Researchers Discover New Type of CRISPR Gene Scissors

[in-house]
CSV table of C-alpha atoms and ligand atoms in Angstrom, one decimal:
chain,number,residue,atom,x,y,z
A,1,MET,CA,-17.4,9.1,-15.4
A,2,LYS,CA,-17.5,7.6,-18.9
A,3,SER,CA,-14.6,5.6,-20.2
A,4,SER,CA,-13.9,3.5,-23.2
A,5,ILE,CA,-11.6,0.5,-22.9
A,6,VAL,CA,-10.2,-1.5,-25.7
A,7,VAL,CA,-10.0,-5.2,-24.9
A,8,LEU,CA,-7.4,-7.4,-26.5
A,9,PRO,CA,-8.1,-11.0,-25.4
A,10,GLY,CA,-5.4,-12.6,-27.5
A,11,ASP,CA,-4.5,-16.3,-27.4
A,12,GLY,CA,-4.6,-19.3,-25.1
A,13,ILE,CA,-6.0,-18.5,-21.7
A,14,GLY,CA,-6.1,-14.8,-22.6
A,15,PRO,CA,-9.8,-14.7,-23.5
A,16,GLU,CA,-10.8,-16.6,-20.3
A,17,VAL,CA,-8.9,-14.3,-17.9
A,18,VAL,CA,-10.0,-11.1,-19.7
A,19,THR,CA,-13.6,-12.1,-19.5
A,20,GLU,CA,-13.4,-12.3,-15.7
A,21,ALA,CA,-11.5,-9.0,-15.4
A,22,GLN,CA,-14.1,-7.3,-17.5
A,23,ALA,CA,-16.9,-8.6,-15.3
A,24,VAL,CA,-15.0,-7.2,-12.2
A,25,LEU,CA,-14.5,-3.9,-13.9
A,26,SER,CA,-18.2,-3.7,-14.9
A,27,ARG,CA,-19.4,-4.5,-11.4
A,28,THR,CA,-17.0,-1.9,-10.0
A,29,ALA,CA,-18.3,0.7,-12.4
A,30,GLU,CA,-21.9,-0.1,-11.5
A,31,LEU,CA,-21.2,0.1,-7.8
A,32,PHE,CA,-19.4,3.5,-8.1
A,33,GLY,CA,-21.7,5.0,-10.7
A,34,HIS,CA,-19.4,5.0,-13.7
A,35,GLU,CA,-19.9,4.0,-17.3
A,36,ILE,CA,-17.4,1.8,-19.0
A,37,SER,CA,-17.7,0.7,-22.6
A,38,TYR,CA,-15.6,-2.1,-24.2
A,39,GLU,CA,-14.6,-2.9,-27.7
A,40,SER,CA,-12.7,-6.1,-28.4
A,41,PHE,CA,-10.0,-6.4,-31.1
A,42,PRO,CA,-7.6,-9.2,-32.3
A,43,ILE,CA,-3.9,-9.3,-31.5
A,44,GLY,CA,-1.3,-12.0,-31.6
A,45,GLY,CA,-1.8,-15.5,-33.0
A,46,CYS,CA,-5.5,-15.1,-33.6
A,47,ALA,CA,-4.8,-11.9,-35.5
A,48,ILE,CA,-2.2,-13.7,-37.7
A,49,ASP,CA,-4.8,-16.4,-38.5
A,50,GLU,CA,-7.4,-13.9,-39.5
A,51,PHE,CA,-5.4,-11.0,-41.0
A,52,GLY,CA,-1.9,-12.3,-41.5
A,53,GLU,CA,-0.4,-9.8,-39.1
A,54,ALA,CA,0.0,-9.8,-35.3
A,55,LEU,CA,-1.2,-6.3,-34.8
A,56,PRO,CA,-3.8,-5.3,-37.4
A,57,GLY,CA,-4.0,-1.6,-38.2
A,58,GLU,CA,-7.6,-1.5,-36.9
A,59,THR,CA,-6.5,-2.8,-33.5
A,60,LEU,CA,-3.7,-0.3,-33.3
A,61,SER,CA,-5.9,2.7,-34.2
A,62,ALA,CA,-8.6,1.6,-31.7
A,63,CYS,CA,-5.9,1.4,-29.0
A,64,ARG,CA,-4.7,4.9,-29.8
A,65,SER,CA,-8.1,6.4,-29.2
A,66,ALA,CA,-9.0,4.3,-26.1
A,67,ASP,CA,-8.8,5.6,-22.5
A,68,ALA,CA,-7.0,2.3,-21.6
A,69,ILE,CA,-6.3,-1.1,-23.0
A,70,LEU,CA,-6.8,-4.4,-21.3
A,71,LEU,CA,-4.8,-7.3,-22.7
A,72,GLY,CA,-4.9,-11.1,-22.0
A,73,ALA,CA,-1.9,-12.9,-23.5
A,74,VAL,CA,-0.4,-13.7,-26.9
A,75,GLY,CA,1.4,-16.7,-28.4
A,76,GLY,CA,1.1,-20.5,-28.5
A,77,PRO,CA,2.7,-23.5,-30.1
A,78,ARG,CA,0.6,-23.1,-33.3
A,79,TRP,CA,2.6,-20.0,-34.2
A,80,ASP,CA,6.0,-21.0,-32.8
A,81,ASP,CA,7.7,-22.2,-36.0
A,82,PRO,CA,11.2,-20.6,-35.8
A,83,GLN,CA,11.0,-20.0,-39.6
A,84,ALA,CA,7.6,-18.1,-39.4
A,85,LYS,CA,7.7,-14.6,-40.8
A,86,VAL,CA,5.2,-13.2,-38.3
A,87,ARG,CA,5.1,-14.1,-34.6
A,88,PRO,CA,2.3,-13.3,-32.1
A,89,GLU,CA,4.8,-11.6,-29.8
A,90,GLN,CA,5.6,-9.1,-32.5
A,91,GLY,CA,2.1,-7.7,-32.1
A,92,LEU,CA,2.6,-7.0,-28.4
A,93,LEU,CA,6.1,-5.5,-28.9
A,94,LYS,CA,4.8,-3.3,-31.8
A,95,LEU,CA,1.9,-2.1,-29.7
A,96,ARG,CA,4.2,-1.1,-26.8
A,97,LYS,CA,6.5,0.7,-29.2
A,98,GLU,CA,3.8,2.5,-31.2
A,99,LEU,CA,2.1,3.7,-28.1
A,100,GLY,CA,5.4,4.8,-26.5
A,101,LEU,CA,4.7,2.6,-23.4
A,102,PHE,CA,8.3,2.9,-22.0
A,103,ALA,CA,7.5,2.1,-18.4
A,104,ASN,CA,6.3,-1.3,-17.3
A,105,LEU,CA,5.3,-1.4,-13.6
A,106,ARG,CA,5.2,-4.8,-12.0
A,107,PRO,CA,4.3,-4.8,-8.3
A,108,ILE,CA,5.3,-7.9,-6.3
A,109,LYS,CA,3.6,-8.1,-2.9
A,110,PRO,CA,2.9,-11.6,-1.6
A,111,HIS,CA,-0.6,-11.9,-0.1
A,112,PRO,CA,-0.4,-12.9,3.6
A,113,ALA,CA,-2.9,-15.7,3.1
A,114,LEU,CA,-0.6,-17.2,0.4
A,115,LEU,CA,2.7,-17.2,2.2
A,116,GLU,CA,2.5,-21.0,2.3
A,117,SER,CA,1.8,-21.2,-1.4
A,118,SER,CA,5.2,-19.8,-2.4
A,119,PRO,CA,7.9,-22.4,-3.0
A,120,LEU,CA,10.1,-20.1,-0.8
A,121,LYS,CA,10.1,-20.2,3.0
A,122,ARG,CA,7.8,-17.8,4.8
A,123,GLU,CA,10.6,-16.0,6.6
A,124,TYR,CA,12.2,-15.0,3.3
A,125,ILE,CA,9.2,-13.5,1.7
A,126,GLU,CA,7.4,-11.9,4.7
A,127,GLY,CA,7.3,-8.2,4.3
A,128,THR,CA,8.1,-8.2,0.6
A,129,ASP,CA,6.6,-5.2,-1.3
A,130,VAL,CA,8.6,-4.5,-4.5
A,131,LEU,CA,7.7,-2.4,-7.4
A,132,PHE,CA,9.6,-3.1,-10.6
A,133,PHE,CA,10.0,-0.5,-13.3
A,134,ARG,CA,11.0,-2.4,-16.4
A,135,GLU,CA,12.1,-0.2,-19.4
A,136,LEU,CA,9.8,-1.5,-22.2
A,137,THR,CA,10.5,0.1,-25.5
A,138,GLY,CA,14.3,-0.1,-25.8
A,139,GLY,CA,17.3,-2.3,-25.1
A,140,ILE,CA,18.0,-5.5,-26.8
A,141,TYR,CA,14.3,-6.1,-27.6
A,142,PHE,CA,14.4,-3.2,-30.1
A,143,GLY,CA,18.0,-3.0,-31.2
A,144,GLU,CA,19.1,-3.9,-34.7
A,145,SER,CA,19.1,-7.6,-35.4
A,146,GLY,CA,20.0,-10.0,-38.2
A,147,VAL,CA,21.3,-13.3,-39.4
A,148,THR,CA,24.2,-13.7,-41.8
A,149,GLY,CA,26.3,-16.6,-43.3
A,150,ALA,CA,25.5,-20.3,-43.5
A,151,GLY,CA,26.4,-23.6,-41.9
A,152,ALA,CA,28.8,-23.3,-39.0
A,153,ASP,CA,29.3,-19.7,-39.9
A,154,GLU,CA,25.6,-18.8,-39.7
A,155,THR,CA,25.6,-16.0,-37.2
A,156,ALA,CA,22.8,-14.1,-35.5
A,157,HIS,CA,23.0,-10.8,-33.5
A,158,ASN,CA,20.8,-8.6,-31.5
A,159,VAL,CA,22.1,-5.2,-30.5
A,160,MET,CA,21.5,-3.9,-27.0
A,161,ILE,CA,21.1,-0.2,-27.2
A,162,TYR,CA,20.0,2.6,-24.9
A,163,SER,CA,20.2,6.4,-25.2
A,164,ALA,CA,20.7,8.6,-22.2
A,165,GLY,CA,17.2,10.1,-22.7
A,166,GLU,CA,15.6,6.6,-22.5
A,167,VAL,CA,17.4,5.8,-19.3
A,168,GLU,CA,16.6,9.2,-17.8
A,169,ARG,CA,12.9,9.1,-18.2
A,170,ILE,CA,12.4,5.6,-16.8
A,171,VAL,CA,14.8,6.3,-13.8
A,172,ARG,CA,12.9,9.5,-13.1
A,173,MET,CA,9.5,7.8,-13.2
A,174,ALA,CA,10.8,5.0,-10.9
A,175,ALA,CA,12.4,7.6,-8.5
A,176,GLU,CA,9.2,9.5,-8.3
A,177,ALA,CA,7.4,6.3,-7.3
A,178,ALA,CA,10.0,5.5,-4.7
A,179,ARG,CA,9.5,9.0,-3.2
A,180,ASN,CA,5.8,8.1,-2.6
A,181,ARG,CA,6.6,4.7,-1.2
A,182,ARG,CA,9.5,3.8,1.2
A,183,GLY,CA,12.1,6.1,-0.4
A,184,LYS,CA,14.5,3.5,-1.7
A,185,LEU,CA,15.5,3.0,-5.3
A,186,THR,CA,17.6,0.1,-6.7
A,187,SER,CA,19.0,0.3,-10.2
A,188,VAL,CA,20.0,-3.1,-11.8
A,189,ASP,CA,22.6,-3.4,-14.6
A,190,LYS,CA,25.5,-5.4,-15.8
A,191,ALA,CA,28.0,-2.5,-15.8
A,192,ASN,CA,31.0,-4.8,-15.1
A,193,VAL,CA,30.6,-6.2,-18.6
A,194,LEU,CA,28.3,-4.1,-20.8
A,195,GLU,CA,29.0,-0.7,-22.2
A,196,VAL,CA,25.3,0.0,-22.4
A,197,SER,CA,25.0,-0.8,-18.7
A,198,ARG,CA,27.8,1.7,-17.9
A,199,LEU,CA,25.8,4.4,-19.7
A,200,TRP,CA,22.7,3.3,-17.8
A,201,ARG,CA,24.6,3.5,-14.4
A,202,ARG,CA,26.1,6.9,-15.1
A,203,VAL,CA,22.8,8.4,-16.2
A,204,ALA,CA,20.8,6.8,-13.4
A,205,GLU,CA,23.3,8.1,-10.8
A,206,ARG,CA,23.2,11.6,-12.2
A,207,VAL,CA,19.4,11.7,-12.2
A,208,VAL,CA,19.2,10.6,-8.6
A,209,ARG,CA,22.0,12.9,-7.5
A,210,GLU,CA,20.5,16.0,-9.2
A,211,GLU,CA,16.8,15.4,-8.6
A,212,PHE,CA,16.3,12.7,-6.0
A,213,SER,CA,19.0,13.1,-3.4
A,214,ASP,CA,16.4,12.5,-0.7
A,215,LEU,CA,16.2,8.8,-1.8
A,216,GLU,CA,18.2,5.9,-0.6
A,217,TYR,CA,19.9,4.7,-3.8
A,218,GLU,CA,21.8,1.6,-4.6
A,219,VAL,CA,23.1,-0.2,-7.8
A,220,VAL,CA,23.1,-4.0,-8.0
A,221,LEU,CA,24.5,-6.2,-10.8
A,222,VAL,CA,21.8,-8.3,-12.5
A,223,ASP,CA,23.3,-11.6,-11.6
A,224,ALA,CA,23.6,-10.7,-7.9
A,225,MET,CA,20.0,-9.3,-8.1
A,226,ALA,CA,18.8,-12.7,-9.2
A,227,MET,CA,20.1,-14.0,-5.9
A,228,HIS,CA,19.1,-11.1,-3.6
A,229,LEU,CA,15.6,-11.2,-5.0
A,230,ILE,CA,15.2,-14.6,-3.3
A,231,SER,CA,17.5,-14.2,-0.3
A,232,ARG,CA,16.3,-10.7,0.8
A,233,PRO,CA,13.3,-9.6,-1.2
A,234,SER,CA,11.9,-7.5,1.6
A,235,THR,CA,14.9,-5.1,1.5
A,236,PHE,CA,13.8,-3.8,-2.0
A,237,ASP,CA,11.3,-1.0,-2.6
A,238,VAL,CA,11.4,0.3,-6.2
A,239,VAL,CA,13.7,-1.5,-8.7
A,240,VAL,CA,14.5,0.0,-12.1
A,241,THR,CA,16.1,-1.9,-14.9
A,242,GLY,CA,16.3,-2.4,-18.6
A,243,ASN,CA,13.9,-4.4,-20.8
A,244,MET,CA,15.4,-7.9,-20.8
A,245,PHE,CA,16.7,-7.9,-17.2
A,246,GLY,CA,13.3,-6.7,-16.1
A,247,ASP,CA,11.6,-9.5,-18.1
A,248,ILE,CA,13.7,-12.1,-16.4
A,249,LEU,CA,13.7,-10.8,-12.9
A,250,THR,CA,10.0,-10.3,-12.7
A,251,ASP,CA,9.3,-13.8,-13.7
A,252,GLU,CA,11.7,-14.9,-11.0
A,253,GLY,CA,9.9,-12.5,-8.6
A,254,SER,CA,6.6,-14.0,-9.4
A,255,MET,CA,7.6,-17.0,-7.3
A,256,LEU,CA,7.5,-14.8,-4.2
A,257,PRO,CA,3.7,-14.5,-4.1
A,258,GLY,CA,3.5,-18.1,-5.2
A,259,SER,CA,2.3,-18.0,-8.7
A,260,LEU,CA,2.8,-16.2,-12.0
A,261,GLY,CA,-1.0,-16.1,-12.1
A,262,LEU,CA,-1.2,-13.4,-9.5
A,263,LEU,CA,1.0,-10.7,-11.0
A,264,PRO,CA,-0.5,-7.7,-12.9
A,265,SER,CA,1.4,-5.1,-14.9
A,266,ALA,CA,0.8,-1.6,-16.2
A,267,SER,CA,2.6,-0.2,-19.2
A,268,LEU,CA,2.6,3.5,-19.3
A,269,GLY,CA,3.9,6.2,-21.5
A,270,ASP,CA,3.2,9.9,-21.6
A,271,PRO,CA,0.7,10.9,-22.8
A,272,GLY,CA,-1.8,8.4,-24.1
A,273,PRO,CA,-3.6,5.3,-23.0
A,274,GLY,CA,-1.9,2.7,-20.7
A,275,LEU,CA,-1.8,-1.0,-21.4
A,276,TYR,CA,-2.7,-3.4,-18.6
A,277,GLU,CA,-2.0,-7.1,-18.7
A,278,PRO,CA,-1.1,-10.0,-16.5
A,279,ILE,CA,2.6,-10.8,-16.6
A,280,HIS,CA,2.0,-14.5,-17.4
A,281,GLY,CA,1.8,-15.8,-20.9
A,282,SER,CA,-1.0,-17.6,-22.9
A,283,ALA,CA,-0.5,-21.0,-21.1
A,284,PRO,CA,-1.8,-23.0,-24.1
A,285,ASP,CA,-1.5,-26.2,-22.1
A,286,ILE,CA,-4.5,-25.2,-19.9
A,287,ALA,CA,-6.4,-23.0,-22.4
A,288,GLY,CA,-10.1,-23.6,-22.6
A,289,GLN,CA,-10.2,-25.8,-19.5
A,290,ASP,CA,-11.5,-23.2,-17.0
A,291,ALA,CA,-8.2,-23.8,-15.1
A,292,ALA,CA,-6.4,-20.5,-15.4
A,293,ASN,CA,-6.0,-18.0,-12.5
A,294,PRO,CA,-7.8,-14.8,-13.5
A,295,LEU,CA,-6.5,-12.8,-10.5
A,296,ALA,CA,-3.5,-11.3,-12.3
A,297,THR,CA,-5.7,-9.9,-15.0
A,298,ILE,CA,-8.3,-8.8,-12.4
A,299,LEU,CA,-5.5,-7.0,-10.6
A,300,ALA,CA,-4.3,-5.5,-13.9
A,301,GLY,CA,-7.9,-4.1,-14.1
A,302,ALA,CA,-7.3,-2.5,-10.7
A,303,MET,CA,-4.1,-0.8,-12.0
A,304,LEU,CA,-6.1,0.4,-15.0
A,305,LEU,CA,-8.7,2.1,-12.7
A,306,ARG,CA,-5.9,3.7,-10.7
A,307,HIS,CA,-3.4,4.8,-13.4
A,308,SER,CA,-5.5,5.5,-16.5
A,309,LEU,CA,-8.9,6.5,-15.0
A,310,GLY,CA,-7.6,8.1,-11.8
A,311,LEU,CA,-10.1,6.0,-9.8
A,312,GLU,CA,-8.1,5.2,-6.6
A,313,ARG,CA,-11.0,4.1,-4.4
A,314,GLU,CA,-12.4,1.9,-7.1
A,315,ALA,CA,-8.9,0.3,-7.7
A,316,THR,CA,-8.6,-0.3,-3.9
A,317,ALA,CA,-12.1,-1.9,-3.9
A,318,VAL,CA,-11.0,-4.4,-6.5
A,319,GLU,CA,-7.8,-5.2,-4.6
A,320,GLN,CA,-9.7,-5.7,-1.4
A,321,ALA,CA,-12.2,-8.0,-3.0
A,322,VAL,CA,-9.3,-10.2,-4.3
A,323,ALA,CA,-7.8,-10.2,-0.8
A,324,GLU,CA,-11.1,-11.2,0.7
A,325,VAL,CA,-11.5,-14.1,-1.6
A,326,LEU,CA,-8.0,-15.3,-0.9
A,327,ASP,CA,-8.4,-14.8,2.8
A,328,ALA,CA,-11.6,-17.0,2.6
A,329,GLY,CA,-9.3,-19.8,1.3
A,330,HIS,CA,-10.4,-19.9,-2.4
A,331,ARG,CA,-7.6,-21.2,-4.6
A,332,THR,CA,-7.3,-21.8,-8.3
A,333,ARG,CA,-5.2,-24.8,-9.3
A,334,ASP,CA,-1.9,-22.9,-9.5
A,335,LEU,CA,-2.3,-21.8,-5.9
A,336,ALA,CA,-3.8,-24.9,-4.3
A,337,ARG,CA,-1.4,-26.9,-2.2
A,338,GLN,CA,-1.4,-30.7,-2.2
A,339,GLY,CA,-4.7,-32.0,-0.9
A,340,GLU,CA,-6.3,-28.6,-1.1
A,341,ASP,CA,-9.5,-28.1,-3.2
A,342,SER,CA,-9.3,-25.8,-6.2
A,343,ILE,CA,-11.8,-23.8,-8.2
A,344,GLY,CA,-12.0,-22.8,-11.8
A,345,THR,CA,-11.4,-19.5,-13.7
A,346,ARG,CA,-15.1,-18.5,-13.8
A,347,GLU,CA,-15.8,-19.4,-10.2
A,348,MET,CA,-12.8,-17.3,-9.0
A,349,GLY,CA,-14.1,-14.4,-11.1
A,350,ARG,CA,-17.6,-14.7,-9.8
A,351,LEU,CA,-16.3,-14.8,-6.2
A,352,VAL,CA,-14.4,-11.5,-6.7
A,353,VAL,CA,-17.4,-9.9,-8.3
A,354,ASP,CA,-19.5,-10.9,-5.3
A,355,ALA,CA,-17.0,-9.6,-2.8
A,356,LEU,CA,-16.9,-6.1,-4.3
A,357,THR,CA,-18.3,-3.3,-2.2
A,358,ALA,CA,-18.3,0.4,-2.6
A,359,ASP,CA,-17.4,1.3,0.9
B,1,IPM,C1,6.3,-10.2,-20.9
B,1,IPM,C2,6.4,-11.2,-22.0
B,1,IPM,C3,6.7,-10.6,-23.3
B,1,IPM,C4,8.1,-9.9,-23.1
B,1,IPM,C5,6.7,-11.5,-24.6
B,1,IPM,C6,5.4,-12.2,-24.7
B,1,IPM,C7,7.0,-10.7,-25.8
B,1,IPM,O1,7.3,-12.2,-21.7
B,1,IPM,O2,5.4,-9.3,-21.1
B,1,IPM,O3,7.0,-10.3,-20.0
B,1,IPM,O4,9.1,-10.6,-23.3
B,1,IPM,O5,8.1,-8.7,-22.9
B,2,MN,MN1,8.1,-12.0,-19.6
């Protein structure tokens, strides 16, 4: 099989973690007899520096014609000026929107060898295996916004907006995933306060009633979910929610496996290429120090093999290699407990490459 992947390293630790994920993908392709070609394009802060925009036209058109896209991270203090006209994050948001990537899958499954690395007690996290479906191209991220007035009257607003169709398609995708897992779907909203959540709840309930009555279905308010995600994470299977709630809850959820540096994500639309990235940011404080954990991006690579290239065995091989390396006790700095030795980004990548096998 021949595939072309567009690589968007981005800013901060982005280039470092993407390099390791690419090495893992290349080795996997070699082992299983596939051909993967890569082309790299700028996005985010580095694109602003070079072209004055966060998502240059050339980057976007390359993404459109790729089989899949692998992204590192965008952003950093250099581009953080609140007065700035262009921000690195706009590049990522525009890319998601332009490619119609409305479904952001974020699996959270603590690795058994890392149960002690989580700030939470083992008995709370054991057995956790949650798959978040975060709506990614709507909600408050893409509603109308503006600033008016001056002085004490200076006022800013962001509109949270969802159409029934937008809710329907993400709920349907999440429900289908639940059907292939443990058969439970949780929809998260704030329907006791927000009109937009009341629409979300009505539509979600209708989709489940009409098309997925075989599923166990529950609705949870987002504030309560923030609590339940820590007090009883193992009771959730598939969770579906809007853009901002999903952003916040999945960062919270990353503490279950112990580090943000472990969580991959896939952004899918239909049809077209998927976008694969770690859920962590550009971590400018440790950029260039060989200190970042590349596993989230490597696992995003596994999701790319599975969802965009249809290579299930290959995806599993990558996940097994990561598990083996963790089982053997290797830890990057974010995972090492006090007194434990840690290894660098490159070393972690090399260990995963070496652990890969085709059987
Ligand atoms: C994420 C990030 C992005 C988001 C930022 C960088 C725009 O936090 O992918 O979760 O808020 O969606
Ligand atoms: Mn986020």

Like humans, bacteria and archaea can be attacked by viruses. These microorganisms have developed their own immune defense strategies against their pathogens. Bacterial defenses, such as CRISPR-Cas systems, have diverse proteins and functions that help bacteria protect themselves against foreign invaders. The defense is based on a common mechanism: a CRISPR ribonucleic acid (crRNA), serving as a "guide RNA," helps detect regions of a foreign genome, such as the DNA of a virus, for targeted cleavage. The CRISPR-associated (Cas) nuclease directed by a crRNA can cut its target like a pair of scissors: a strategy of nature that humans have harnessed in many technologies. "Considering how well different nucleases have been translated into new and improved technologies, any discovery in this field could bring new benefits to society," says Chase Beisel, PhD, describing a research motivation of his laboratory at the Würzburg Helmholtz Institute for RNA-based Infection Research (HIRI). The institute is a site of the Braunschweig Helmholtz Centre for Infection Research in cooperation with the Julius-Maximilians-Universität (JMU) in Würzburg. Dr. Beisel initiated the current study on a specific set of CRISPR-Cas systems with Matthew Begemann,PhD, at Benson Hill, Inc. (Missouri) and Ryan Jackson, PhD, at Utah State University in the U.S. The results were published on January 4, 2023, in Nature and were accompanied by detailed structural analysis from a second team, also led by Ryan Jackson, and by David Taylor at University of Texas. The open-access article is titled “Cas12a2 Elicits Abortive Infection Through RNA-Triggered Destruction of dsDNA.”

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